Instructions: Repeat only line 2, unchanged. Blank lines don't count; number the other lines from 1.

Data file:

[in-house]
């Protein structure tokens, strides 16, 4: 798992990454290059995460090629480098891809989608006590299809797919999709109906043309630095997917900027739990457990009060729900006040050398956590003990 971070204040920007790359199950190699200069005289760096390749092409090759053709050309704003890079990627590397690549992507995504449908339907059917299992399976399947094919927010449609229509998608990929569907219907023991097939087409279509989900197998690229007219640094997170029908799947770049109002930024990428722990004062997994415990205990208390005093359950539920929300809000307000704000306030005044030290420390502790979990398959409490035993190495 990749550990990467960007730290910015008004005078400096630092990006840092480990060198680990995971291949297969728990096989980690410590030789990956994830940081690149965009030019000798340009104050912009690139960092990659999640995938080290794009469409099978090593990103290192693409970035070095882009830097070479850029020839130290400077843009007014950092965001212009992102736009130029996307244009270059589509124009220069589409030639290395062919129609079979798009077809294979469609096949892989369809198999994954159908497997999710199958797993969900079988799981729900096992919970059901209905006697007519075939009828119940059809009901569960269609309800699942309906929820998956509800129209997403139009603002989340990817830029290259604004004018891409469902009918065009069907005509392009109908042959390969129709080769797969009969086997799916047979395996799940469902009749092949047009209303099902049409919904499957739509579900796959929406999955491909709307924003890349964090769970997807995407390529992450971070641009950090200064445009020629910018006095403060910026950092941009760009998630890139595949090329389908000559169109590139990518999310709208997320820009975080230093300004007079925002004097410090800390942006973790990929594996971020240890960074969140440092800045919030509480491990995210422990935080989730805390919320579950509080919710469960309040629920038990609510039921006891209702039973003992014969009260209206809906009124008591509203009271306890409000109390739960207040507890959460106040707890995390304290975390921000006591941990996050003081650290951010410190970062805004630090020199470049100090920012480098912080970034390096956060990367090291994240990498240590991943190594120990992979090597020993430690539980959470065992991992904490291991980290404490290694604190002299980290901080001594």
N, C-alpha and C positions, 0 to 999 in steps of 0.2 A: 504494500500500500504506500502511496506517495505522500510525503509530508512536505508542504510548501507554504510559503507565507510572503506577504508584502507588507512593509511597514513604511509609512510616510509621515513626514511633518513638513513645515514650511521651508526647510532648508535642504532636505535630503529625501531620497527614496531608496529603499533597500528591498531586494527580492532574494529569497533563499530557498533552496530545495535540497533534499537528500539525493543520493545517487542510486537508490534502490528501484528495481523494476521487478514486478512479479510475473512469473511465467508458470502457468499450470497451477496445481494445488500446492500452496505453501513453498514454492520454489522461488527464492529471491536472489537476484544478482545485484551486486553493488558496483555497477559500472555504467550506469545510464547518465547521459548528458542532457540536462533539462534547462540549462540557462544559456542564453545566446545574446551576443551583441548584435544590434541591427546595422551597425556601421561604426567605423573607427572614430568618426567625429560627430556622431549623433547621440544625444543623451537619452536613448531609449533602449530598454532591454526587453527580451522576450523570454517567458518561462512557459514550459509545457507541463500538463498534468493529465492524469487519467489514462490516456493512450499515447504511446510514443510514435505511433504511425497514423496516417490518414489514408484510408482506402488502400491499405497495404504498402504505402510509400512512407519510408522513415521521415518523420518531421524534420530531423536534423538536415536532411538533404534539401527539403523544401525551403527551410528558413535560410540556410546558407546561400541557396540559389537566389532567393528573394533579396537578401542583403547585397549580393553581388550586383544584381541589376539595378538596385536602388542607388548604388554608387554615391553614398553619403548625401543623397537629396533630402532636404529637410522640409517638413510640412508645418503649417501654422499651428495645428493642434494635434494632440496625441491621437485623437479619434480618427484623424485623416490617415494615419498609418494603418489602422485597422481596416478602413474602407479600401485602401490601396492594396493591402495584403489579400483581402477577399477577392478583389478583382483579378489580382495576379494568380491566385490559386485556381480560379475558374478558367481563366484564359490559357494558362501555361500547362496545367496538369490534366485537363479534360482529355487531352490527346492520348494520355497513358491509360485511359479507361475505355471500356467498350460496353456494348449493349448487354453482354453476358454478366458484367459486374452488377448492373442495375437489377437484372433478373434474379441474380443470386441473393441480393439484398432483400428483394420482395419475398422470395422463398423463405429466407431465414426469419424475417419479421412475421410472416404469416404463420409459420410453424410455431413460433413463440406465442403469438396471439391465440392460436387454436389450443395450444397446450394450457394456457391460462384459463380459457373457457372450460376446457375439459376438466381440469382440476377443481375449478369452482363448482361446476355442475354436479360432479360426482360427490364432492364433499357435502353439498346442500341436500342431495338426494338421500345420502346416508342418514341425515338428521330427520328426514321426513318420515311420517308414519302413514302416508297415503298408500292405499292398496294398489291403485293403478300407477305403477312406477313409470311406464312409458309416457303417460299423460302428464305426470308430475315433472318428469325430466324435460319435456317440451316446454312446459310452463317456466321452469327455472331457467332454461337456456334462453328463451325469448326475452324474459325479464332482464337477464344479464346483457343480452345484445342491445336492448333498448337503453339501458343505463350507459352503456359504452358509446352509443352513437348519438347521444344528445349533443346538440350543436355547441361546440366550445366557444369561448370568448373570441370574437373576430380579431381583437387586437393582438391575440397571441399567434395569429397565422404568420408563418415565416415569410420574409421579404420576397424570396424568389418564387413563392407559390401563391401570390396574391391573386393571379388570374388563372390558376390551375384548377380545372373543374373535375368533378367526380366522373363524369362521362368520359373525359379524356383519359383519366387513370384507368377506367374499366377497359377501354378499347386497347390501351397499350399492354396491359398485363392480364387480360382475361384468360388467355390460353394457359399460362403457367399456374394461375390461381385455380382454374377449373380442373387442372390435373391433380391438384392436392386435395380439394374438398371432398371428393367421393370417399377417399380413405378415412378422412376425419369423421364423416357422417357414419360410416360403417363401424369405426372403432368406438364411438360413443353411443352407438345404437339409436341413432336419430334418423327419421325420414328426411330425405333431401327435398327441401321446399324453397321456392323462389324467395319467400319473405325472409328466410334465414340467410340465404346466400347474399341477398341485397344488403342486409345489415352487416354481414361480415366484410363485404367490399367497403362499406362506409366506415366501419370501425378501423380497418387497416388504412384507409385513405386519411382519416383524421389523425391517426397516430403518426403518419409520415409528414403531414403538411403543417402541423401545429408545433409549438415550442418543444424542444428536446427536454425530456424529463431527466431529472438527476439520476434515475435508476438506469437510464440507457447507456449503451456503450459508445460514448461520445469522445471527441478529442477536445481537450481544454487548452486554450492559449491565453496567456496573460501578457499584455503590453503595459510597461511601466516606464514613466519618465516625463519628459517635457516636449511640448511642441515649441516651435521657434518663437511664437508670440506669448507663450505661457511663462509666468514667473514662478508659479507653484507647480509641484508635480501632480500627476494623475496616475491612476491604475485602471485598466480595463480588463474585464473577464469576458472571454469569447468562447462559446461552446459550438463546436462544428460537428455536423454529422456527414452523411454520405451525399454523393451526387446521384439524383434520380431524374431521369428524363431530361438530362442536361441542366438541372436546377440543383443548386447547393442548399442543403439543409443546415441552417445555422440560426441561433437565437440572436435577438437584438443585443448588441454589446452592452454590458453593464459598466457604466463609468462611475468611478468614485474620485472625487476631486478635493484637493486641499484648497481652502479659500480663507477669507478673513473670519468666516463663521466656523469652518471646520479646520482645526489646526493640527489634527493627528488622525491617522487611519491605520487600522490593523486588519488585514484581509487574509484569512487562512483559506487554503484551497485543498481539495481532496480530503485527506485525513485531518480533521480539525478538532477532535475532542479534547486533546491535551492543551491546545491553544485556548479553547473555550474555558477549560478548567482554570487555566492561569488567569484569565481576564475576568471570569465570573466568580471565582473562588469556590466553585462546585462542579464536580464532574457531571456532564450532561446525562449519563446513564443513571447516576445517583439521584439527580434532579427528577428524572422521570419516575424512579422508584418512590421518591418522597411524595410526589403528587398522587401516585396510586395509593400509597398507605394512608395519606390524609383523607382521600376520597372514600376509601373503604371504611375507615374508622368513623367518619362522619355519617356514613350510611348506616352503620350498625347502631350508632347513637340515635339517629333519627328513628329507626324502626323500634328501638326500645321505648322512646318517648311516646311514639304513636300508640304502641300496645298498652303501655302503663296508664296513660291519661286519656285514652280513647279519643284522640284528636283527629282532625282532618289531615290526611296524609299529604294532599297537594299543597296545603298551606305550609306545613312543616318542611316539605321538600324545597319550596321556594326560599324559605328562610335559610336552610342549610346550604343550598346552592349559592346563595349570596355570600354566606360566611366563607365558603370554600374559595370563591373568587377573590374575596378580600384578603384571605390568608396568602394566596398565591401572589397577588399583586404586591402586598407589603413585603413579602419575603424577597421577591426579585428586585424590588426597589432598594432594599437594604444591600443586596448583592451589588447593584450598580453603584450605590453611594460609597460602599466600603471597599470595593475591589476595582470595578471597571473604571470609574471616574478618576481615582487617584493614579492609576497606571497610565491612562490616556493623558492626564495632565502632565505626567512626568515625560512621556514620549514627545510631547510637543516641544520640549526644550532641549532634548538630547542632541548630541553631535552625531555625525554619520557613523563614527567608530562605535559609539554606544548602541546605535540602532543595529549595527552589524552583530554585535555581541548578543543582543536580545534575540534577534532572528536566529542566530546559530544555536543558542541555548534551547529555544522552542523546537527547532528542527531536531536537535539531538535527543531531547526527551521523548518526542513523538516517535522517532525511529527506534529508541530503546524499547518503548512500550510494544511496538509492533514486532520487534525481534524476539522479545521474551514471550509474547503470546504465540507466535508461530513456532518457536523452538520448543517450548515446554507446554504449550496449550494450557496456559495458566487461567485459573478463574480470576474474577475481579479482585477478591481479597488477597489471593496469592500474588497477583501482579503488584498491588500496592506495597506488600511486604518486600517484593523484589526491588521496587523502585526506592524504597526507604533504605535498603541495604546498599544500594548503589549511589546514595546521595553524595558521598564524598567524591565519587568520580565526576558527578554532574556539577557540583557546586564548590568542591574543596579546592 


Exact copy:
């Protein structure tokens, strides 16, 4: 798992990454290059995460090629480098891809989608006590299809797919999709109906043309630095997917900027739990457990009060729900006040050398956590003990 971070204040920007790359199950190699200069005289760096390749092409090759053709050309704003890079990627590397690549992507995504449908339907059917299992399976399947094919927010449609229509998608990929569907219907023991097939087409279509989900197998690229007219640094997170029908799947770049109002930024990428722990004062997994415990205990208390005093359950539920929300809000307000704000306030005044030290420390502790979990398959409490035993190495 990749550990990467960007730290910015008004005078400096630092990006840092480990060198680990995971291949297969728990096989980690410590030789990956994830940081690149965009030019000798340009104050912009690139960092990659999640995938080290794009469409099978090593990103290192693409970035070095882009830097070479850029020839130290400077843009007014950092965001212009992102736009130029996307244009270059589509124009220069589409030639290395062919129609079979798009077809294979469609096949892989369809198999994954159908497997999710199958797993969900079988799981729900096992919970059901209905006697007519075939009828119940059809009901569960269609309800699942309906929820998956509800129209997403139009603002989340990817830029290259604004004018891409469902009918065009069907005509392009109908042959390969129709080769797969009969086997799916047979395996799940469902009749092949047009209303099902049409919904499957739509579900796959929406999955491909709307924003890349964090769970997807995407390529992450971070641009950090200064445009020629910018006095403060910026950092941009760009998630890139595949090329389908000559169109590139990518999310709208997320820009975080230093300004007079925002004097410090800390942006973790990929594996971020240890960074969140440092800045919030509480491990995210422990935080989730805390919320579950509080919710469960309040629920038990609510039921006891209702039973003992014969009260209206809906009124008591509203009271306890409000109390739960207040507890959460106040707890995390304290975390921000006591941990996050003081650290951010410190970062805004630090020199470049100090920012480098912080970034390096956060990367090291994240990498240590991943190594120990992979090597020993430690539980959470065992991992904490291991980290404490290694604190002299980290901080001594």